With its understated elegance and yet its sense of authority, this portrait shows many of the qualities that defined van Dyck's output in England. The sitter is shown in an interior beside a draped curtain which Oliver Millar (op. cit.) thought 'perhaps unusual' in being 'unaccompanied by any architectural feature'. Millar also noted that 'There are interesting indications of the painter's method: in the painting of the foreground up to the dress and of the background up to, but partly not quite reaching, the edge of the curtain and the far shoulder, and round the far side of the head, which is rather smoothly and carefully painted' commenting that the sitter's dress 'is rich in texture, especially in the handling of the lights'. As Millar also observed, the way in which the sitter's dress falls below her waist and the placing of her left hand is very similar to the same passages in the artist's full-length of Mrs. George Kirke (San Marino, The Huntington Art Gallery), which he dates to circa 1637 and to those in van Dyck's portrait of Isabella, Lady De La Warr (Boston, Museum of Fine Arts), which he dates to circa 1638 (O. Millar, op. cit, pp. 545-6, no. IV 150 and pp. 495-6, no. IV 85).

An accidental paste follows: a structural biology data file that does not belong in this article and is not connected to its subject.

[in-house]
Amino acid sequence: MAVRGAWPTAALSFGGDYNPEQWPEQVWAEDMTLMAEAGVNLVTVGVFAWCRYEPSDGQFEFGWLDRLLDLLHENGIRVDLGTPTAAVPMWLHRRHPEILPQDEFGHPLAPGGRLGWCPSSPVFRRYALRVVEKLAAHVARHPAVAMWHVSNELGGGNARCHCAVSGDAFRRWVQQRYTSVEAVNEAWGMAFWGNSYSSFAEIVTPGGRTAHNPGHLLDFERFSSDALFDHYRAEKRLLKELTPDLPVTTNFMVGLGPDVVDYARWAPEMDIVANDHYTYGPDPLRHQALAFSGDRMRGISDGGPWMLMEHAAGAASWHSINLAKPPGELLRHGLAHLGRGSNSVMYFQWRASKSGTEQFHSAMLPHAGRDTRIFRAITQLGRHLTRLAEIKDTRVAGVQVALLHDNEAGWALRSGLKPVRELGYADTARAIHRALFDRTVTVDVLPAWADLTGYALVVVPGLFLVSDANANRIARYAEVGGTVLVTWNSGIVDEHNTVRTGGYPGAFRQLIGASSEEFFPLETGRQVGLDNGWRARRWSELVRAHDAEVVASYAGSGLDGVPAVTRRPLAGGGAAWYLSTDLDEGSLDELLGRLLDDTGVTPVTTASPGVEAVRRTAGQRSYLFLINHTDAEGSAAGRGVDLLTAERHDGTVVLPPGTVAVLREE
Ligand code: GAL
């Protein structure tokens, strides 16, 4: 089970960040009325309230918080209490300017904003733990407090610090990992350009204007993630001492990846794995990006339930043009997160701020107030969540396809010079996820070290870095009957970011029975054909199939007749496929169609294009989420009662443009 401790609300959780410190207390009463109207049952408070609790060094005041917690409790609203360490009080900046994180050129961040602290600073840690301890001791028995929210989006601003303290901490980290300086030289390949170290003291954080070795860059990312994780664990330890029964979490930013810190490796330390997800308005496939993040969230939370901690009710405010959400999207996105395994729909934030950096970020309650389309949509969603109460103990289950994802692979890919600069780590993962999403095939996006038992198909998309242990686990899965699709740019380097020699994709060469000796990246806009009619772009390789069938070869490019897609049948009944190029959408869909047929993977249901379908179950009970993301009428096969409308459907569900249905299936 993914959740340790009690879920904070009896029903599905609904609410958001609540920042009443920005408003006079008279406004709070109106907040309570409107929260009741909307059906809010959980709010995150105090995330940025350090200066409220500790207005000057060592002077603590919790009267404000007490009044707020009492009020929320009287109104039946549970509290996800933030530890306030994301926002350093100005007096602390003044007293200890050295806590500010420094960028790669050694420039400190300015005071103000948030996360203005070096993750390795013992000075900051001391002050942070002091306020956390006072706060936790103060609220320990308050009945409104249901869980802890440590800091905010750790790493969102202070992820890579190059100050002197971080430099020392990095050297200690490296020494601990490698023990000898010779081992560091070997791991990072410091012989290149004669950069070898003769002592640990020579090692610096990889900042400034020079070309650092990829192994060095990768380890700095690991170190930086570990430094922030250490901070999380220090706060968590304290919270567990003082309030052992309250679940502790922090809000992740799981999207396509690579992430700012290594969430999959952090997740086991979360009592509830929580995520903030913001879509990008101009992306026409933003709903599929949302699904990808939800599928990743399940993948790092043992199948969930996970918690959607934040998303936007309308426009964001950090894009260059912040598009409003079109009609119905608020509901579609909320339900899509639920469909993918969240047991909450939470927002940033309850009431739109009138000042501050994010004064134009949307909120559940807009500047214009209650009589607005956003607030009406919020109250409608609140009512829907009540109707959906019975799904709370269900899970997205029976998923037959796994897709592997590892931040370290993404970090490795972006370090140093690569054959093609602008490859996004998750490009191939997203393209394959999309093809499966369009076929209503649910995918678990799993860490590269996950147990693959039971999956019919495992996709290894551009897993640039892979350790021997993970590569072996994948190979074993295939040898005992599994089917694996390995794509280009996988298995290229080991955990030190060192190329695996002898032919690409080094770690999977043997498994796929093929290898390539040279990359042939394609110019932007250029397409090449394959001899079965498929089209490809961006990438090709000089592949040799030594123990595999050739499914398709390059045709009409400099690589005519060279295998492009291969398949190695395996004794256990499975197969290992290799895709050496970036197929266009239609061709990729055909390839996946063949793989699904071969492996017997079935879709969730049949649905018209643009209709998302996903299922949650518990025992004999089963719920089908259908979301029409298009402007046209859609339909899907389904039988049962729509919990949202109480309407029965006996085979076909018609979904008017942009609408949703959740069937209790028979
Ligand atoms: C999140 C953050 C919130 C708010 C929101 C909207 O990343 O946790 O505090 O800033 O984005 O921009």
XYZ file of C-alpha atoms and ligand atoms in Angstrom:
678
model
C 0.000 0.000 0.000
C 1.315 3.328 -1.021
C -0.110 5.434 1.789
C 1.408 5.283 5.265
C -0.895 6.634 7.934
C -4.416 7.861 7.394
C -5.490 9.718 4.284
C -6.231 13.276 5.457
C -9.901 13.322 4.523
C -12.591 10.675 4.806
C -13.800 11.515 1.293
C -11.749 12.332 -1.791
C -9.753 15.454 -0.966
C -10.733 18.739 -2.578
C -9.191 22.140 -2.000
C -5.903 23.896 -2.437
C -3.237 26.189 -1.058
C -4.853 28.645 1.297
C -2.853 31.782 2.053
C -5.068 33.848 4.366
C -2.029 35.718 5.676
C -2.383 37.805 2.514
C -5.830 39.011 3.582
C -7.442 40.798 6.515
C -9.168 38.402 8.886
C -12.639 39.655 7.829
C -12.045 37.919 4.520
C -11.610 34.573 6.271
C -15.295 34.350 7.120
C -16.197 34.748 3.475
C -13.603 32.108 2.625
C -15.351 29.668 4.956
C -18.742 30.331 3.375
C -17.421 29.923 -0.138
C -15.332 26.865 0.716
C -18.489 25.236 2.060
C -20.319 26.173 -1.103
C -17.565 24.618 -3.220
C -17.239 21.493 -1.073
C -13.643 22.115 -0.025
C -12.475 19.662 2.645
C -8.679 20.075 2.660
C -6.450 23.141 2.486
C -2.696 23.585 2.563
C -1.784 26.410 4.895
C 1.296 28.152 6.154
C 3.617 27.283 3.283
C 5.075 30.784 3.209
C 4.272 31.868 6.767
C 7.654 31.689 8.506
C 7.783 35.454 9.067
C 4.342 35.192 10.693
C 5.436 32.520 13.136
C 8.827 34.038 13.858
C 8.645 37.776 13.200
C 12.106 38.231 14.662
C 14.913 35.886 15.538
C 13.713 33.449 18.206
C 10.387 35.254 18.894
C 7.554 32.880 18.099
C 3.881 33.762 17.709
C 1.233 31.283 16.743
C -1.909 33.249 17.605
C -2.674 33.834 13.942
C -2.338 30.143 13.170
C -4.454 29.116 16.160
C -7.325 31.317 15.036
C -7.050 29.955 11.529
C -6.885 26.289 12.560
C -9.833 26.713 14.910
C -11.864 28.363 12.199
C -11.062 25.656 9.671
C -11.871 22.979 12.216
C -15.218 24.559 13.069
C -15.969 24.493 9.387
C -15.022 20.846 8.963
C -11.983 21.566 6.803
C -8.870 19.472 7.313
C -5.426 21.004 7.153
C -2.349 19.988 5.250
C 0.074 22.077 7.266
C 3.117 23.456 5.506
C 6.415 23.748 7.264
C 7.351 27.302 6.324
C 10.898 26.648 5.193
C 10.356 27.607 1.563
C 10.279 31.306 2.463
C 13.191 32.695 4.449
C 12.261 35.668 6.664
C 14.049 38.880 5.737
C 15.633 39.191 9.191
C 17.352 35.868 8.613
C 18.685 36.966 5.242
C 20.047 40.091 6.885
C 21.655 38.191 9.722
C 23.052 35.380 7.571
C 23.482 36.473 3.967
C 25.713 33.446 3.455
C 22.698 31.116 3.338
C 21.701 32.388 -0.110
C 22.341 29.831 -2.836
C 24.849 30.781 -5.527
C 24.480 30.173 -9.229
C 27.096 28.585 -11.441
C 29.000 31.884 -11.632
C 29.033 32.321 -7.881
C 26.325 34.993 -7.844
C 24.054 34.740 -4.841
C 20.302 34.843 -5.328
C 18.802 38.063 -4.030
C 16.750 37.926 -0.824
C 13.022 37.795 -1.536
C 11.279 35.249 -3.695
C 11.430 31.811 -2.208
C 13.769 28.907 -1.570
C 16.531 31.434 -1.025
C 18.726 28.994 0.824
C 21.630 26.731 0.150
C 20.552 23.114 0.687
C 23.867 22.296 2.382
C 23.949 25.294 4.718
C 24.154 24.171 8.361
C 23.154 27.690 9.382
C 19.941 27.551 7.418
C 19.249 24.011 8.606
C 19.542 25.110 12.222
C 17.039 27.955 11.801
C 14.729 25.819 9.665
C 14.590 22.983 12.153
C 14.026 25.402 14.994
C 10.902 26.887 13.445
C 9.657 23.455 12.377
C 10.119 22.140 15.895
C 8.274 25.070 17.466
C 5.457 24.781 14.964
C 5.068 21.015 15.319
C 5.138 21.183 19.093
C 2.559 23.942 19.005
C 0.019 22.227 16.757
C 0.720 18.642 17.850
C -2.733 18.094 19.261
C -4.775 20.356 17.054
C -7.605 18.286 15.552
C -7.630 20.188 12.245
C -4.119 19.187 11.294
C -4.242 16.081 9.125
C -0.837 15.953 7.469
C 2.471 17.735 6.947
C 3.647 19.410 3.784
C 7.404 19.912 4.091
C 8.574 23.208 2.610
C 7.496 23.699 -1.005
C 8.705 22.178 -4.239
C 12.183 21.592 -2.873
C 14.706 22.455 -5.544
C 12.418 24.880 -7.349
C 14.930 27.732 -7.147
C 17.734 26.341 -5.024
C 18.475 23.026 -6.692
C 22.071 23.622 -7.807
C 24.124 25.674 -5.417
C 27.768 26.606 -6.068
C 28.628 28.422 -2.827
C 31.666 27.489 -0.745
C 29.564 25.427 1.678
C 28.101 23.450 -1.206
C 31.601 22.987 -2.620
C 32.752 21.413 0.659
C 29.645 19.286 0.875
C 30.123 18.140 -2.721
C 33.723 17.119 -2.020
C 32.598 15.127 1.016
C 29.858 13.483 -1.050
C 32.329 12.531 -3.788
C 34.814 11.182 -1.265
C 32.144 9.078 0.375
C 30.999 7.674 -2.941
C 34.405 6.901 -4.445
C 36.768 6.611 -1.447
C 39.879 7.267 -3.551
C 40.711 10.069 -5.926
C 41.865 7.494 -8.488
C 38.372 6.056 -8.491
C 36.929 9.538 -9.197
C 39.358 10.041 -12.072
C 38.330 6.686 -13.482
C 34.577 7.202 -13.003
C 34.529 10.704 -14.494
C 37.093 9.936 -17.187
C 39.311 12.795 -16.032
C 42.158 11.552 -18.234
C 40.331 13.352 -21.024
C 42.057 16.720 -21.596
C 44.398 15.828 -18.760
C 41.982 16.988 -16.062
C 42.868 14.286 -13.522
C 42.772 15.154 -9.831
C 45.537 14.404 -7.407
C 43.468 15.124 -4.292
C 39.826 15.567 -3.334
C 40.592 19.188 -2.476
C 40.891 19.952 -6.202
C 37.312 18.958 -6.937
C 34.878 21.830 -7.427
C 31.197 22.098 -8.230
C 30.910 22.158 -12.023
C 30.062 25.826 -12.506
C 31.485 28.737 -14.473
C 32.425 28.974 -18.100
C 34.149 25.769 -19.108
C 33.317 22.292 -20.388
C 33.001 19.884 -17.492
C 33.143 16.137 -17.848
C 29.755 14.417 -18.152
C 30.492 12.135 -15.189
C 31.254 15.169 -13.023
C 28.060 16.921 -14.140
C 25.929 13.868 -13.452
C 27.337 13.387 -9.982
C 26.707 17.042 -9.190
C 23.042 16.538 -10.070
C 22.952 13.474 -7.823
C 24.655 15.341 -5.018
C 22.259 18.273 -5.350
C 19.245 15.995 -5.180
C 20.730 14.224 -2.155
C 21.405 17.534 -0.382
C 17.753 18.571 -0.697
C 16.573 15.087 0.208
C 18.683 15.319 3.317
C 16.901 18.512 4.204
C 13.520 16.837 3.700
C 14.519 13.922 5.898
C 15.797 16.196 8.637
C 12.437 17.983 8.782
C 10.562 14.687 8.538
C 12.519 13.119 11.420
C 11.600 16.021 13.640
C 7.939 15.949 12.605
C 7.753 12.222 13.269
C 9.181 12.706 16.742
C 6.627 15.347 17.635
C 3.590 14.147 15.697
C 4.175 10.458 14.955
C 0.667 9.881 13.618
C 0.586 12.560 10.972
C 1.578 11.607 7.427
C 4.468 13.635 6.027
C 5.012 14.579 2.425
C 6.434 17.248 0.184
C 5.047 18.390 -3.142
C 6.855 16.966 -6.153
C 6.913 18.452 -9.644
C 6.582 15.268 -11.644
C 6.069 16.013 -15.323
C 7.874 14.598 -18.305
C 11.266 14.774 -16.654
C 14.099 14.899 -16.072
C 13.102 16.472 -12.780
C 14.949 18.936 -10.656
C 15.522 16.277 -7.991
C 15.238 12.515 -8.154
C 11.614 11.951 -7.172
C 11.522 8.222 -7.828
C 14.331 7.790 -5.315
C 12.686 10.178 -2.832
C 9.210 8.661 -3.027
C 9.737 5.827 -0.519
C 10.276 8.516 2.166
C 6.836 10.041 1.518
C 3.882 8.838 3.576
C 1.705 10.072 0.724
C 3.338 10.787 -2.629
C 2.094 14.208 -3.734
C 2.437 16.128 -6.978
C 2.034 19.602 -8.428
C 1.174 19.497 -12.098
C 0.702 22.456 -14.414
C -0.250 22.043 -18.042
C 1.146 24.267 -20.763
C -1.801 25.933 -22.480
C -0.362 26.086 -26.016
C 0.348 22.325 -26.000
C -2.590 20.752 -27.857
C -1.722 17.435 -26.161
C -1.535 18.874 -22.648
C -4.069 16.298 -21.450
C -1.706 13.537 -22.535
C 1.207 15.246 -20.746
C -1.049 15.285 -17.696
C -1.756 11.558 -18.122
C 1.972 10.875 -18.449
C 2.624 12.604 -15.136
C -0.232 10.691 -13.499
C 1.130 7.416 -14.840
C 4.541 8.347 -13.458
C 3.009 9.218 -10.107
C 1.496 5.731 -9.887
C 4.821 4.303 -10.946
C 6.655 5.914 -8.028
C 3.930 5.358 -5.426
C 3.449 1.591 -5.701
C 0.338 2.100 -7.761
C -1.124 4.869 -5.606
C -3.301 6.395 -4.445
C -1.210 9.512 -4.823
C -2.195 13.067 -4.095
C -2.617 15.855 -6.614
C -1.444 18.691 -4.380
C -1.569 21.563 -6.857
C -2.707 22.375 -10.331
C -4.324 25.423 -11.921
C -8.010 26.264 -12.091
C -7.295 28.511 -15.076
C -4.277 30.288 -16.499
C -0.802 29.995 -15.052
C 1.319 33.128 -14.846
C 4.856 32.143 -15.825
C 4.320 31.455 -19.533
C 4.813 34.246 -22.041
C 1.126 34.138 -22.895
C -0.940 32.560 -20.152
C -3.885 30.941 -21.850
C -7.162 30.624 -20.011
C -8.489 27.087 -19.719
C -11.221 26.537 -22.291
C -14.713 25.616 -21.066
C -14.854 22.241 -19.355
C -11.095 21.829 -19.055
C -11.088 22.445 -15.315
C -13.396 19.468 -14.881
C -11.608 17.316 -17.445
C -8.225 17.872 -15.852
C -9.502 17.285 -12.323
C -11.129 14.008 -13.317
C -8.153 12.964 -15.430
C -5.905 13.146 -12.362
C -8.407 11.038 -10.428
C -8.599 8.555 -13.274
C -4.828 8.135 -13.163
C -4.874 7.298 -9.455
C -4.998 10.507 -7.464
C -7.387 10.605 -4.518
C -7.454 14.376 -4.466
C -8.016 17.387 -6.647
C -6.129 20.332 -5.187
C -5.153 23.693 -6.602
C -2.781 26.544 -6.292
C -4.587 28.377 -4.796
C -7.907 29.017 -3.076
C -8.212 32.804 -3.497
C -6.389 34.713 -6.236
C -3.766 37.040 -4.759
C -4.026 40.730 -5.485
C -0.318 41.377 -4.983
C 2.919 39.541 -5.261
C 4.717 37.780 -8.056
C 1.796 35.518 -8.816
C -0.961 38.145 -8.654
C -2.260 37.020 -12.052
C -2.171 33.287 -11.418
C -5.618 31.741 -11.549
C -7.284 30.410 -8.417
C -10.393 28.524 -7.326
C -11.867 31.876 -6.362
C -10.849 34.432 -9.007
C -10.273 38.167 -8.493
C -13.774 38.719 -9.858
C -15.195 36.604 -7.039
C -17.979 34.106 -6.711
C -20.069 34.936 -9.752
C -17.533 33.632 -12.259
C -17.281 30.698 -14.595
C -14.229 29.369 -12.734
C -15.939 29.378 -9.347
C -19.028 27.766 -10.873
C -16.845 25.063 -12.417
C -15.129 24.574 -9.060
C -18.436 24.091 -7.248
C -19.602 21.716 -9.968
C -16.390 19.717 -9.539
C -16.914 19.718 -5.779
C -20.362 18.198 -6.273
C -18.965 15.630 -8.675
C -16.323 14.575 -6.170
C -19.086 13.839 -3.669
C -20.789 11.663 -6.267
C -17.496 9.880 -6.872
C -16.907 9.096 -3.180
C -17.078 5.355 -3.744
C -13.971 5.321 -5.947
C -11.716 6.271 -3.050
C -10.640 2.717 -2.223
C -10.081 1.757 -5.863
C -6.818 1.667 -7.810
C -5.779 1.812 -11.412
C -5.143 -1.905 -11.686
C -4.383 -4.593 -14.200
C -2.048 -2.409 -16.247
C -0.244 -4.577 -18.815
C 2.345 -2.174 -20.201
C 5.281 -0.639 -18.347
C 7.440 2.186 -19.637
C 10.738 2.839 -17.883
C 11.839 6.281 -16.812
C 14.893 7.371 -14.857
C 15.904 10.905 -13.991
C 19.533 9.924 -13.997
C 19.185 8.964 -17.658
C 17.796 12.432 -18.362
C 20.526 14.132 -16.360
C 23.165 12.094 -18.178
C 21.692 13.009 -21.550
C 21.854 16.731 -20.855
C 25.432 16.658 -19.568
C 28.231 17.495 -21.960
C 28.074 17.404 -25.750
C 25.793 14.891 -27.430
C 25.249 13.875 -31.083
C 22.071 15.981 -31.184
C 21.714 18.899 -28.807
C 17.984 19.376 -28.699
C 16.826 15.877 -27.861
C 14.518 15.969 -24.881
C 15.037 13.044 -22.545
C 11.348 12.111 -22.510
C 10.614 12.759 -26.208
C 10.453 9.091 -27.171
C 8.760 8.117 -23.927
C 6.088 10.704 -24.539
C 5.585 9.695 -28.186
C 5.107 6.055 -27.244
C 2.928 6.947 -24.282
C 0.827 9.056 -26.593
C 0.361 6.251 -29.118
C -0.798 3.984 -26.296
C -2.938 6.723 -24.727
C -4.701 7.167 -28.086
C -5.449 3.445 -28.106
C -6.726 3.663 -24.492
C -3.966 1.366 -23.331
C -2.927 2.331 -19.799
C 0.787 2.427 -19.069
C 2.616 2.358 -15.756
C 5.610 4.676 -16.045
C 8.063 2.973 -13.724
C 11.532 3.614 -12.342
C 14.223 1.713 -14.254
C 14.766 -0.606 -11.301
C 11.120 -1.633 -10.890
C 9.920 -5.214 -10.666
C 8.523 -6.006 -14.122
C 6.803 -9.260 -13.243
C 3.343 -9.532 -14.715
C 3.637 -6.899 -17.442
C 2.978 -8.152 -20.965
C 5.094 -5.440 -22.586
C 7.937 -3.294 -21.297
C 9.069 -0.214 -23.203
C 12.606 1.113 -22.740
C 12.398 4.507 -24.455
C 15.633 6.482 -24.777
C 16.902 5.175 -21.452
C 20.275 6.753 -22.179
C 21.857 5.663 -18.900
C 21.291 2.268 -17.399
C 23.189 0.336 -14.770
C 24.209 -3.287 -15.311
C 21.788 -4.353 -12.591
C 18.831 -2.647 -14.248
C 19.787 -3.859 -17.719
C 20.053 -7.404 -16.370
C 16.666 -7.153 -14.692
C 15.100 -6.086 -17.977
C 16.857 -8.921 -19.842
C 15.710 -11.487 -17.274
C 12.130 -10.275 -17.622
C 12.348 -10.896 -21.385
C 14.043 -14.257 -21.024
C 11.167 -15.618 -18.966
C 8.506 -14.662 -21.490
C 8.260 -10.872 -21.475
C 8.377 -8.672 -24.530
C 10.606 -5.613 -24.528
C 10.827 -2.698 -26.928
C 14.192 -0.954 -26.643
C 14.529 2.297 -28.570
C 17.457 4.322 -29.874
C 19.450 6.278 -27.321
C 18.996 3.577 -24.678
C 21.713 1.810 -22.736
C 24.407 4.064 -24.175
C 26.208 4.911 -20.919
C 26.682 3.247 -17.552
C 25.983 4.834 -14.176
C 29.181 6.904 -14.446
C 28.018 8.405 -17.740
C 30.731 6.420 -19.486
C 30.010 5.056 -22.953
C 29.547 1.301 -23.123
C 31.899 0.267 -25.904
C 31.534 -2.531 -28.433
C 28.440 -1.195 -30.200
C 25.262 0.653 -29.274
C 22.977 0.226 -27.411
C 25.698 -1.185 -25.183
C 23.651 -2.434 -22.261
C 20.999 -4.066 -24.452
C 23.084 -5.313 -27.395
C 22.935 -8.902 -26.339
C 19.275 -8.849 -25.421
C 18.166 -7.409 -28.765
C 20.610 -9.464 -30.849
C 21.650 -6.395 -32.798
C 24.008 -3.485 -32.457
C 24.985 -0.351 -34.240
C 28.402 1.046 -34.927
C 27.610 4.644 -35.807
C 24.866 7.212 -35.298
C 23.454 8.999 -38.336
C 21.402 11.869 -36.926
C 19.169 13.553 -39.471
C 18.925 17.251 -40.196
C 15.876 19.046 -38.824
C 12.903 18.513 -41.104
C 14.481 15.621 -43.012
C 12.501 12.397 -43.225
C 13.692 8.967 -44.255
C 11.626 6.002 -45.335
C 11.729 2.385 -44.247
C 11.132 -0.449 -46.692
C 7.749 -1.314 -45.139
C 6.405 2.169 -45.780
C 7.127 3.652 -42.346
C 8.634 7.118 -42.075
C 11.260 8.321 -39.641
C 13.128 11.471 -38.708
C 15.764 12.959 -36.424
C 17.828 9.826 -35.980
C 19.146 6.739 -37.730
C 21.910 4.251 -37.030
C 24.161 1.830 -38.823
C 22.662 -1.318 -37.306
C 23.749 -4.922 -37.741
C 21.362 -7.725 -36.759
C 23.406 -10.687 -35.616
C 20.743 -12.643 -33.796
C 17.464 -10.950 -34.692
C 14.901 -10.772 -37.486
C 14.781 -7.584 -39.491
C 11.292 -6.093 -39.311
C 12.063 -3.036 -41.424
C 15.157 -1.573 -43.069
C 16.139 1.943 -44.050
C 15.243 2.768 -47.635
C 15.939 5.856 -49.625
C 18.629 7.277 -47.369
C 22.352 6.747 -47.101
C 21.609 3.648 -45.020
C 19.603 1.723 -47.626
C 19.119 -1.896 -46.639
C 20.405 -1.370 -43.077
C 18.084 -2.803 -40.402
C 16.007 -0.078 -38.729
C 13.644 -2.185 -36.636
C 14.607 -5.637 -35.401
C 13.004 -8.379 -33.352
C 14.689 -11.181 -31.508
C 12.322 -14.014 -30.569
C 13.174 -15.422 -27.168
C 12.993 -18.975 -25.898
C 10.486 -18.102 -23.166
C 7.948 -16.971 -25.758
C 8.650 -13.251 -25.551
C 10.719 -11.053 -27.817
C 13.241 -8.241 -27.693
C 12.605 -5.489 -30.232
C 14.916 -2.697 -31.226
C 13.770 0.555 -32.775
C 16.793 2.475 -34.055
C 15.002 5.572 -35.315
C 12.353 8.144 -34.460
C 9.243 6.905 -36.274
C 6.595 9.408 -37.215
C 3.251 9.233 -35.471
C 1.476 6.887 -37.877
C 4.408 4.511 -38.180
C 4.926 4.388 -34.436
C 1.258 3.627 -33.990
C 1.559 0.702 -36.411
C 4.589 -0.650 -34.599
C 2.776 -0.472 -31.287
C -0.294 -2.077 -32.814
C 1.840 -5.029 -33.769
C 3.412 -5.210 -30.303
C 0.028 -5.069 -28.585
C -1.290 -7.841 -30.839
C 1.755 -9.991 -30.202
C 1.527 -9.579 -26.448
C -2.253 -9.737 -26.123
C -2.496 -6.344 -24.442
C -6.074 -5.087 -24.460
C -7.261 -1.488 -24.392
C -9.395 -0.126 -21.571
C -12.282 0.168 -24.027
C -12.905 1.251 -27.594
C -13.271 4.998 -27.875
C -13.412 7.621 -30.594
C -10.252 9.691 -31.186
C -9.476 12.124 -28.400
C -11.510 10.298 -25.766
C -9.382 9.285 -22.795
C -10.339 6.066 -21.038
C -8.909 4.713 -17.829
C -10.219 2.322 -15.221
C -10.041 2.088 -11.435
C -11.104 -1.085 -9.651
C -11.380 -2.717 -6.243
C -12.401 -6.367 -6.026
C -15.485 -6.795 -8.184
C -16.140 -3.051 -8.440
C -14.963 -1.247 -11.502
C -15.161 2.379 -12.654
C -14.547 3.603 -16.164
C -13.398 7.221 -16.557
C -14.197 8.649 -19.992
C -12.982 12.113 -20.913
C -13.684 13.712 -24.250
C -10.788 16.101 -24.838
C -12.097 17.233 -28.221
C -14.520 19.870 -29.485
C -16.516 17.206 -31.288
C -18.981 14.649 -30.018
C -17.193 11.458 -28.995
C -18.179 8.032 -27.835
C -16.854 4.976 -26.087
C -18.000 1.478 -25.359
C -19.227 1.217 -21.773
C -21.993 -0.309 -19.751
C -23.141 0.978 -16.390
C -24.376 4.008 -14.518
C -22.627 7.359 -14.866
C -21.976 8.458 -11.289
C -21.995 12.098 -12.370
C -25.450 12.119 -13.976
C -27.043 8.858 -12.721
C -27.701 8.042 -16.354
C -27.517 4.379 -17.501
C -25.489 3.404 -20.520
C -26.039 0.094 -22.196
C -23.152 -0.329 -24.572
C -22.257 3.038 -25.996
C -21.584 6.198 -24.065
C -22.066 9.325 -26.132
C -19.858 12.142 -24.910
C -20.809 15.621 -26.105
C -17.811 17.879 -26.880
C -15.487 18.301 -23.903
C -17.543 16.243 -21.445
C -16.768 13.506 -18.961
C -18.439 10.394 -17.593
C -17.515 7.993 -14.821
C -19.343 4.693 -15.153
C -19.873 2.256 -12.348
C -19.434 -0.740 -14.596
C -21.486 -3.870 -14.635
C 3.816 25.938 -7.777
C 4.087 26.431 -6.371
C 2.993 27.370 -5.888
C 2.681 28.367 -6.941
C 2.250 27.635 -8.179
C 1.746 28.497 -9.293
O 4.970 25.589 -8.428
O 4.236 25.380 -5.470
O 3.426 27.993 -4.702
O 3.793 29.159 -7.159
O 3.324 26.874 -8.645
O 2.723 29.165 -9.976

The picture, which presumably remained in the sitter's possession when she married Lord Poulett (d. 1665), was later in the collection of William Kerr, 1st Earl of Lothian, who in 1667 presented it to the statesman, historian and collector Edward Hyde, 1st Earl of Clarendon (1609-1674). Clarendon, who had fought on the Royalist side in the English Civil War and went into exile in 1646, was appointed Secretary of State by King Charles II at the Restoration, and later rose to great power as Lord Chancellor. At Clarendon House, which Clarendon built in London to the design of Roger Pratt, he formed an important collection of portraits of 'learned and heroic persons of England' which included, among other notable works, van Dyck's celebrated portrait of James Stanley, 7th Earl of Derby, with his wife and daughter (New York, Frick Collection). Clarendon had apparently been looking for a portrait such as the present picture for his growing collection and his interest in the picture may also have been stirred by the fact that he was connected to the St. Johns of Lydiard Tregoze through his first wife, Anne, and that the connections provided by the St. John family had helped his early legal career. Lord Tweeddale described to Lothian Lord Clarendon's pleasure in the acquisition: 'He did commend it exceedingly as one of the best ever Vandick did, and said he had taken cair to putt it in good order and streatch it and soe far as could amend where spoil'd. bot it was in his owen hows, and he desir'd me to see it before I went home...' (R.M.G. Wenley, op. cit., p. 37). Bishop Burnet later recorded that when Lady Poulett's grandson, the 1st Earl of Poulett was assembling a gallery of family portraits he 'was a humble petitioner' to Clarendon's sons 'for leave to take a copy of his grandfather and grandmother's portraits (whole lengths drawn by vandike) that had been plundered from Hinton St. George, which was arranged with great difficulty, because it was thought that copies might lessen the value of the originals' (Bishop Burnet, History of his own Time, Oxford, 1833, I, p. 179). In 1683 Clarendon's son Henry Hyde, 2nd Earl of Clarendon, moved to Cornbury, Wiltshire, where this portrait was recorded in an inventory of circa 1683-5. After the death of the 4th Earl of Clarendon in 1753 it was in the part of the collection inherited by the 4th Earl's daughter, Catherine, Duchess of Queensberry and Dover.